ScienceWriters bookstore

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The NASW bookstore sells books, music, video, software, and other merchandise via Amazon.com. Every purchase you make on Amazon can support NASW programs and services: Just go to https://www.nasw.org/amazon when you start your shopping. Books featured below were written by NASW members or reviewed in ScienceWriters magazine. Appearance here does not indicate endorsement.

Unofficial Guide to Minecraft Enchantments

Linda Zajac

In the twilight, your enchanted bow and boots shimmer. No need to swim across the lake. Just walk on water. Elementary school-age children who enjoy the computer game Minecraft can master this skill and more with the aid of Linda Zajac’s Unofficial Guide to Minecraft Enchantments. The book is one of four new guides to different facets of Minecraft play Zajac created in only three months.

Apocalypse Factory

Steve Olson

The atomic bomb dropped on Nagasaki, Japan, August 9, 1945, contained nuclear material manufactured at the Hanford nuclear reservation in Washington State. Histories of the Manhattan Project and the Cold War generally neglect Hanford, an oversight Steve Olson, who grew up in the nearby town of Othello, aims to correct in "The Apocalypse Factory: Plutonium and the Making of the Atomic Age."

How to Free Your Inner Mathematician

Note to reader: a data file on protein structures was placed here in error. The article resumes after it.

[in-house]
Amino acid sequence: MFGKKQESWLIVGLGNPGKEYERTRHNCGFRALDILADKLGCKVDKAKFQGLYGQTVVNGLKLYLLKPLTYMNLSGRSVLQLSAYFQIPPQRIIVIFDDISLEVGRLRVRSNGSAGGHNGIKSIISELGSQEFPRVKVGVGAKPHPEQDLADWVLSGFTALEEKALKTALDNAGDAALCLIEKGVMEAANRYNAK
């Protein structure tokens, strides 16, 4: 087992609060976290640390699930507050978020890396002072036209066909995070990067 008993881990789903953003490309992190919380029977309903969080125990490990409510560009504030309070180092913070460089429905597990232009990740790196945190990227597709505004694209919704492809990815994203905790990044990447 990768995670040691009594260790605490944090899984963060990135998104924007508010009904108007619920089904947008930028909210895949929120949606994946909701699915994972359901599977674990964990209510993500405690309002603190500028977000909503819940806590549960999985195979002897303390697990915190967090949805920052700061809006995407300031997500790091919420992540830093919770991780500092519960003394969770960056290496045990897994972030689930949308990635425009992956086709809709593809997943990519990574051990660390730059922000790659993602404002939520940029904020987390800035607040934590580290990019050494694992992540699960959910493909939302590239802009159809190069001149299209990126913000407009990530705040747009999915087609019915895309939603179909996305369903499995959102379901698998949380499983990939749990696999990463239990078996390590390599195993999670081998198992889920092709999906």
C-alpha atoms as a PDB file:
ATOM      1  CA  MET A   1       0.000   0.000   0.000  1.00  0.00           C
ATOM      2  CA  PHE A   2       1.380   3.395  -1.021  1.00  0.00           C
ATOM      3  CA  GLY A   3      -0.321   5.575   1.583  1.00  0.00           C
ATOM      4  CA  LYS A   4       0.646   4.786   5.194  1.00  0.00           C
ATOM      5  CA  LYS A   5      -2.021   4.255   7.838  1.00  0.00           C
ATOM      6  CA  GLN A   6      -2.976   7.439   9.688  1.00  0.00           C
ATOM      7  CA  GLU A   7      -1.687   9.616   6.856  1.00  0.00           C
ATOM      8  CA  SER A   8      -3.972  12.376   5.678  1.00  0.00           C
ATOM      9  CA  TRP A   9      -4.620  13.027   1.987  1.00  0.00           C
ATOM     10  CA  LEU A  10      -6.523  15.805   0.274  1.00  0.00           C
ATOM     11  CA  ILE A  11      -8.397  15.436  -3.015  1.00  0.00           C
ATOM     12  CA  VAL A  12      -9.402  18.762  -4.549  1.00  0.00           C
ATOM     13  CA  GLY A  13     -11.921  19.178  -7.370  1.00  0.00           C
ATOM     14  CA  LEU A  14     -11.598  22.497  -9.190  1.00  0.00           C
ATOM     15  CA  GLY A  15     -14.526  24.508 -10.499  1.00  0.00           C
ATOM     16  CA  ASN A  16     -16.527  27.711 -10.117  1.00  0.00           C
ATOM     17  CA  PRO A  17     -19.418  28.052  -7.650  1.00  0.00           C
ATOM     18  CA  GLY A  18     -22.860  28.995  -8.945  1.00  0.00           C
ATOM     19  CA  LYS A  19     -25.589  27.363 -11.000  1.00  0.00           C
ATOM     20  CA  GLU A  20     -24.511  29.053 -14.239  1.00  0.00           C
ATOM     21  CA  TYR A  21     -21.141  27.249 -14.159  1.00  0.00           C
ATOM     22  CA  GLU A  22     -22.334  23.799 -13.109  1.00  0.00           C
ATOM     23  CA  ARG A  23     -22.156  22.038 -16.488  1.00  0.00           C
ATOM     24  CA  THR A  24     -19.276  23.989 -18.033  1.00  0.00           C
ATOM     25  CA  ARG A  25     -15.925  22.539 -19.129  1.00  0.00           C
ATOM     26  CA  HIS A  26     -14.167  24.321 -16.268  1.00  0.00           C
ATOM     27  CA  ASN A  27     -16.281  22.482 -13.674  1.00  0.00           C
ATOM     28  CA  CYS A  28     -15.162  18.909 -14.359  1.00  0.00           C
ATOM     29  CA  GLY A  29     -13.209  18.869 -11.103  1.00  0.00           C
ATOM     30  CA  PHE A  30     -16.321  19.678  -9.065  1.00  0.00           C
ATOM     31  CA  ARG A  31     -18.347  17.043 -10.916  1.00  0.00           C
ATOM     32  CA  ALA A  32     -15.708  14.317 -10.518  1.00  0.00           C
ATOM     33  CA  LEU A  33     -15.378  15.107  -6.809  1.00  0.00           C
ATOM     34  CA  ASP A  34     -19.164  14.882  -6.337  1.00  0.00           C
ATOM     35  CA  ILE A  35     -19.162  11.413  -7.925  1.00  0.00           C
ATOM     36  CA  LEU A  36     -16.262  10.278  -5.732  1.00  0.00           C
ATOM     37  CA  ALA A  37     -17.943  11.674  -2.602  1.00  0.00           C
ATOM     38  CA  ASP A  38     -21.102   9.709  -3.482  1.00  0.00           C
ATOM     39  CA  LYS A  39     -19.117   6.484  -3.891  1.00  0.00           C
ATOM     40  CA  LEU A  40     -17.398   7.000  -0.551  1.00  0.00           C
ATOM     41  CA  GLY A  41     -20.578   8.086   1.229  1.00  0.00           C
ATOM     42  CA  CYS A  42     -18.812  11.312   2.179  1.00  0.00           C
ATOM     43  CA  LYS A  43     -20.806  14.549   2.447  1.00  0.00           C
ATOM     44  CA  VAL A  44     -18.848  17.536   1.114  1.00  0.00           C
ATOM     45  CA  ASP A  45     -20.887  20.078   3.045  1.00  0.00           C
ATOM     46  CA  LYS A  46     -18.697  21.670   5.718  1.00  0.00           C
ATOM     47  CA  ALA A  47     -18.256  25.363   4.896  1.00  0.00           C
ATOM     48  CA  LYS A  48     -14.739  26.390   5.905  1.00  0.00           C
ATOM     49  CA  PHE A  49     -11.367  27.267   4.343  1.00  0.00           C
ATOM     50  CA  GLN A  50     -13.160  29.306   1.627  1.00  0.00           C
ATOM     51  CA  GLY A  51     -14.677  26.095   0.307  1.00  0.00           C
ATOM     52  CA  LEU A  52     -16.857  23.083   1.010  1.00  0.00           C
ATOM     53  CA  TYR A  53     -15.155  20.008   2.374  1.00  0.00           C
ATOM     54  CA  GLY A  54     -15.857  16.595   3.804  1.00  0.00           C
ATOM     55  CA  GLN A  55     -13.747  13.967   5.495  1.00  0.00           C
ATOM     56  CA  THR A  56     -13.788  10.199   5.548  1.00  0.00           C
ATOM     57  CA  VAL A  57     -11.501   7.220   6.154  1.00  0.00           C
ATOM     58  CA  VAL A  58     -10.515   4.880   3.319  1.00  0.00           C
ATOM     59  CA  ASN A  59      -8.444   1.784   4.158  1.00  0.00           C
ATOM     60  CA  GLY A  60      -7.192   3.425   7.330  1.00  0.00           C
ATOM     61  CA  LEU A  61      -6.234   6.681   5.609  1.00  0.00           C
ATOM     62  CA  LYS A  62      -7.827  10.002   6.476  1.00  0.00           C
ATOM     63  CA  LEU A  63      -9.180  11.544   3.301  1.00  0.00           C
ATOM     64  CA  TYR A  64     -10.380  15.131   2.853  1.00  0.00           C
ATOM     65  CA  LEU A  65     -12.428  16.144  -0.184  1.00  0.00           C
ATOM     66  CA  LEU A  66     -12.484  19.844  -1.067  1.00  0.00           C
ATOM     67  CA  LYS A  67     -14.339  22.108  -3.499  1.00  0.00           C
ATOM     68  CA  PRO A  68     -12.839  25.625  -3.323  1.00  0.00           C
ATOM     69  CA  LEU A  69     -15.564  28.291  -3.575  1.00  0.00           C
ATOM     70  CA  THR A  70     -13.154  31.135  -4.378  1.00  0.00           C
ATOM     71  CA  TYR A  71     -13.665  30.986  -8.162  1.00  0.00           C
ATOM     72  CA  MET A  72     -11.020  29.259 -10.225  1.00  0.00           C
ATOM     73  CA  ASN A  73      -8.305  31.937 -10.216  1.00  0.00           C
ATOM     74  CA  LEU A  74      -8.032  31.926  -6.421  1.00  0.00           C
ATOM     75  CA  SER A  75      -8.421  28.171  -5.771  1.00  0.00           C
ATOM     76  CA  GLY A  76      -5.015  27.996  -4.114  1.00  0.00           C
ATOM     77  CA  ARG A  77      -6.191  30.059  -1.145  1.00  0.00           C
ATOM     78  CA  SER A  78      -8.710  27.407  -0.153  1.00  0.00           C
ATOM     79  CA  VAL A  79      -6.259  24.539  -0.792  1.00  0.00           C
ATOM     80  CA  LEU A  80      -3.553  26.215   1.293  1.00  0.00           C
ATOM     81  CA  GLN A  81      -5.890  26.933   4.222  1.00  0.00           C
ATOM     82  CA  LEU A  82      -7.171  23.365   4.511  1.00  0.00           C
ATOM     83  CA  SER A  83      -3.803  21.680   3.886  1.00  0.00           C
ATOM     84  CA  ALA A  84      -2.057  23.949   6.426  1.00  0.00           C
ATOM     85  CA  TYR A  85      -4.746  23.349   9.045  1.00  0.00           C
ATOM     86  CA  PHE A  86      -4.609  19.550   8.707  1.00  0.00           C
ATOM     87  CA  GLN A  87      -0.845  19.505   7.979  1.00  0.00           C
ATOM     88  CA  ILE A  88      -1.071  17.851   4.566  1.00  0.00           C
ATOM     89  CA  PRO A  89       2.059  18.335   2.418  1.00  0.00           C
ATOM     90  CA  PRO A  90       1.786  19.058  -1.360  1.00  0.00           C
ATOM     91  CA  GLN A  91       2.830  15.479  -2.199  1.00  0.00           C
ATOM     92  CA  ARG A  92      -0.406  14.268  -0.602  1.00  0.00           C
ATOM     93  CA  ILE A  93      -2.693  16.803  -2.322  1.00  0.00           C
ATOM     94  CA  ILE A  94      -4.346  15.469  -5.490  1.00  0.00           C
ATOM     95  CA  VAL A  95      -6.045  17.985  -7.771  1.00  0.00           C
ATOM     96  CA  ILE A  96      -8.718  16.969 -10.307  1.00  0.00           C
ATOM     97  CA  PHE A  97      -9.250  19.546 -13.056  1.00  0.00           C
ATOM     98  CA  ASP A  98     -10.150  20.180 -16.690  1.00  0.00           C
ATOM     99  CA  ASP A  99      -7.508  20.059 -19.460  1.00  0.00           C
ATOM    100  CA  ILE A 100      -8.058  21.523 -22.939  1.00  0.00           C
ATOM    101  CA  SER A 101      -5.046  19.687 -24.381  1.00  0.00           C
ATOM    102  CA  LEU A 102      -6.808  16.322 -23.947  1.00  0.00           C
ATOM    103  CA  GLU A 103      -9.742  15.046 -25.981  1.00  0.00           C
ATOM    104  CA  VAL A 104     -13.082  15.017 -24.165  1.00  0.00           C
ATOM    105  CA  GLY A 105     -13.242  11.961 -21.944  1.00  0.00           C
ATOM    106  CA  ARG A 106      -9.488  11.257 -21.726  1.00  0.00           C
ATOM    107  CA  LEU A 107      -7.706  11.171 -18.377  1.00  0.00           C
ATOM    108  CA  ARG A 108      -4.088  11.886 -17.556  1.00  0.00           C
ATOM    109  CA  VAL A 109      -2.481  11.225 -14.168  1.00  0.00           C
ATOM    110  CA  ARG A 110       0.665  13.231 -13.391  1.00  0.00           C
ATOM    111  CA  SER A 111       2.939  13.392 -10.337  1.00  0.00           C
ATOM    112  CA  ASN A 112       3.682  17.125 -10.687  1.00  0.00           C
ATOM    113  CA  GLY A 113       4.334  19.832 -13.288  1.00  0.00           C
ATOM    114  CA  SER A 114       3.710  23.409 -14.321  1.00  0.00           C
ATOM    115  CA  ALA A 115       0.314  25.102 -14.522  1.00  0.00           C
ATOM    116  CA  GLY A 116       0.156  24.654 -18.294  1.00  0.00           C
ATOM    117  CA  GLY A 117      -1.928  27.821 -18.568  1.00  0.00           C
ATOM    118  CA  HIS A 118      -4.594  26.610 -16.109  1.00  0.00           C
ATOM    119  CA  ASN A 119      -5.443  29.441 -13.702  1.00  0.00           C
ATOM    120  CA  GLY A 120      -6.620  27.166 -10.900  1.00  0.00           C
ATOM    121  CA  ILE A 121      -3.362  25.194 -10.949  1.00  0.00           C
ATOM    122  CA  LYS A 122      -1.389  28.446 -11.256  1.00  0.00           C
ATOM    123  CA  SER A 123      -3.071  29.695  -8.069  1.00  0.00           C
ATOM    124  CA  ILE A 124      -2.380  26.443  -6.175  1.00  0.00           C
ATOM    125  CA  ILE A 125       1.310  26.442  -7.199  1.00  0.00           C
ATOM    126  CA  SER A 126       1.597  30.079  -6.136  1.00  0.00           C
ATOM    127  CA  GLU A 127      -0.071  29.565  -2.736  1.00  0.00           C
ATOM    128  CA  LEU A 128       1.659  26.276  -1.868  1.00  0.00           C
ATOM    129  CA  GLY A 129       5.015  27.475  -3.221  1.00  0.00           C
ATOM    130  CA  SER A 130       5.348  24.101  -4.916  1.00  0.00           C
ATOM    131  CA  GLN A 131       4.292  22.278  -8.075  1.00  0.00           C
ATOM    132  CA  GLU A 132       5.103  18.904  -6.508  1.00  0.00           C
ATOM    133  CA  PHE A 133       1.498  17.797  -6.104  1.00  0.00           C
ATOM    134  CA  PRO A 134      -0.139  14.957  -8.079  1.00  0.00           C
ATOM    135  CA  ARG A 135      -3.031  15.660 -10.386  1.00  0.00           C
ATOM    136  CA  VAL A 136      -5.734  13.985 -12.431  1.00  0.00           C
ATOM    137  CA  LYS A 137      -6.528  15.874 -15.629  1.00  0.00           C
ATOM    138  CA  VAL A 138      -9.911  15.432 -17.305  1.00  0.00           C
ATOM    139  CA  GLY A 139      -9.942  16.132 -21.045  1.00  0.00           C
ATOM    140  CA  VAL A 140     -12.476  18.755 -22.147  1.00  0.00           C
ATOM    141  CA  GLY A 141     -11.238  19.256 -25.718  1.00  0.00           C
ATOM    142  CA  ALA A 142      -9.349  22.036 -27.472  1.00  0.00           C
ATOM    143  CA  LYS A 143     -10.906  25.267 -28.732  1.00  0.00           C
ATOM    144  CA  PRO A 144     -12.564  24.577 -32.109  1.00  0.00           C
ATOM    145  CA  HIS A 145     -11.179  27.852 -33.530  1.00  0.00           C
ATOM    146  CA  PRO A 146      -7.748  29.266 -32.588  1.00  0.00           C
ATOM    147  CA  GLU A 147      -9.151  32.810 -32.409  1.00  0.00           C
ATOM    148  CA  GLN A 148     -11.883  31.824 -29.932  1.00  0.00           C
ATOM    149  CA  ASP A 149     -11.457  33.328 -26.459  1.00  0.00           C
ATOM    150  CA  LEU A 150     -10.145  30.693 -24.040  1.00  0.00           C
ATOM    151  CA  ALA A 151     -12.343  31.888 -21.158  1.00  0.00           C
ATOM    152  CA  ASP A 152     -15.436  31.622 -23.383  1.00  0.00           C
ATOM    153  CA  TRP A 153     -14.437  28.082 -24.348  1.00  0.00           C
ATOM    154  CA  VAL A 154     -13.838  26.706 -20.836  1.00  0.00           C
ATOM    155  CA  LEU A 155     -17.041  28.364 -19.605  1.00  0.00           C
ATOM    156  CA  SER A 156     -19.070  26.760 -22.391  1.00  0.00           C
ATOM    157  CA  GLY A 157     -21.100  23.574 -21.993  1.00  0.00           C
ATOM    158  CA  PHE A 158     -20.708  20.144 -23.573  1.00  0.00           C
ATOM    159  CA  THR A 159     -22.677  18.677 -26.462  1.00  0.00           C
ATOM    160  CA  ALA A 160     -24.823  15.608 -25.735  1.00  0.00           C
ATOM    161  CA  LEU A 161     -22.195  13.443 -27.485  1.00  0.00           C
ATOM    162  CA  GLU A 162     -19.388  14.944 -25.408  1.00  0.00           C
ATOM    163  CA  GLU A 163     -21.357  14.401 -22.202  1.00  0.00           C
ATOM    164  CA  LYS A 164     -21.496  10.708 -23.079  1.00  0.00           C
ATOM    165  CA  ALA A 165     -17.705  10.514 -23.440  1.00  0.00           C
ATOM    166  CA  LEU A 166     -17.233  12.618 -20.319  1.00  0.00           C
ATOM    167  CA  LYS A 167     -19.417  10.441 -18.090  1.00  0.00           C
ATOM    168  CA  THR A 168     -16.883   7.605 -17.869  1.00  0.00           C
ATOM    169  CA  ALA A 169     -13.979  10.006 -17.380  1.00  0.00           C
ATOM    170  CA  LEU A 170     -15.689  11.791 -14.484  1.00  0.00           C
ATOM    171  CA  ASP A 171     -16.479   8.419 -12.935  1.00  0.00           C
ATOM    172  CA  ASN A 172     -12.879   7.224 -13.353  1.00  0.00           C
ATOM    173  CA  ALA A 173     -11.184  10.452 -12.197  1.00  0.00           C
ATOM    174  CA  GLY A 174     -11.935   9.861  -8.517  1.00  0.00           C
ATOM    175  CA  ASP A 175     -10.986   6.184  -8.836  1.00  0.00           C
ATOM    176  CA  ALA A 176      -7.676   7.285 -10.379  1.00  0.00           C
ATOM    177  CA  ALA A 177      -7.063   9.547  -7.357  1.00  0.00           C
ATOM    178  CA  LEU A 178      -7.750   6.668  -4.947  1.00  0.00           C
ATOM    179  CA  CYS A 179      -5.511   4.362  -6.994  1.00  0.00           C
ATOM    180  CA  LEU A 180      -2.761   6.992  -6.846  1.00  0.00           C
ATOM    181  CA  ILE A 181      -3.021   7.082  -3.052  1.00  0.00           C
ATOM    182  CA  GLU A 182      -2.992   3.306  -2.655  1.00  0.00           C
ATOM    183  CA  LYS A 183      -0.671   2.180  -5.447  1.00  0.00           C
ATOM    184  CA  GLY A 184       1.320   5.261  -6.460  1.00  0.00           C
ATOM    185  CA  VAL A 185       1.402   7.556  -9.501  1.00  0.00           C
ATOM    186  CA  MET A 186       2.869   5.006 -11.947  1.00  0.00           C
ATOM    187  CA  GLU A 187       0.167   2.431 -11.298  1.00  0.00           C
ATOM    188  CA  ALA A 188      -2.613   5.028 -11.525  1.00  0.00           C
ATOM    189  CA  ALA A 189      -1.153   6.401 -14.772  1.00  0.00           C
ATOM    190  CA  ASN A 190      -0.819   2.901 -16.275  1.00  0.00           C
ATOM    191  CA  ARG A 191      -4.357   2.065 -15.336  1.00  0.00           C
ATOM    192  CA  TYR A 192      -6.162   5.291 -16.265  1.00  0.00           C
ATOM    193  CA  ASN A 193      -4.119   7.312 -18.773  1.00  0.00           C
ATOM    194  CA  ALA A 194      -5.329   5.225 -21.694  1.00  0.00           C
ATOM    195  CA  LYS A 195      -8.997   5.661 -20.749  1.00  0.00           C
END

Susan D’Agostino

If the mathematical properties of wallpaper patterns, the best way to stack oranges, or the fairness of voting methods stir your curiosity, this book is for you. In How to Free Your Inner Mathematician: Notes on Mathematics and Life, Susan D’Agostino aims to help readers discard resistance to tackling mathematical concepts and explore new ways to master these ideas. She includes 300+ sketches.

The Great Indoors

Emily Anthes

Even before COVID-19 lockdowns, most of us spent 90 percent of our time indoors. Not only do thousands of microbes live alongside us but light and noise exposure, outdoor views and other environmental factors affect both our mental and physical well-being, Emily Anthes reports in The Great Indoors: The Surprising Science of How Buildings Shape Our Behavior, Health, and Happiness.

The Clock and the Camshaft

John W. Farrell

Although nailing a bent strip of iron to a horse’s hoof dates to Roman times, widespread use of horseshoes arose only at the end of the 800s. Horseshoes provided better traction and boosted draft horses’ endurance, helping foster greater agricultural productivity, John Farrell reports in The Clock and the Camshaft and Other Medieval Inventions We Still Can’t Live Without.

Growing Sustainable Together

Shannon Brescher Shea

As a self-described “green mom,” Shannon Brescher Shea aims to help other families embrace earth-friendly tactics in daily life. In Growing Sustainable Together: Practical Resources for Raising Kind, Engaged, Resilient Children, she encourages parents and children to walk, bike, and use public transit, lower home energy use, avoid acquiring “stuff,” and volunteer in their communities.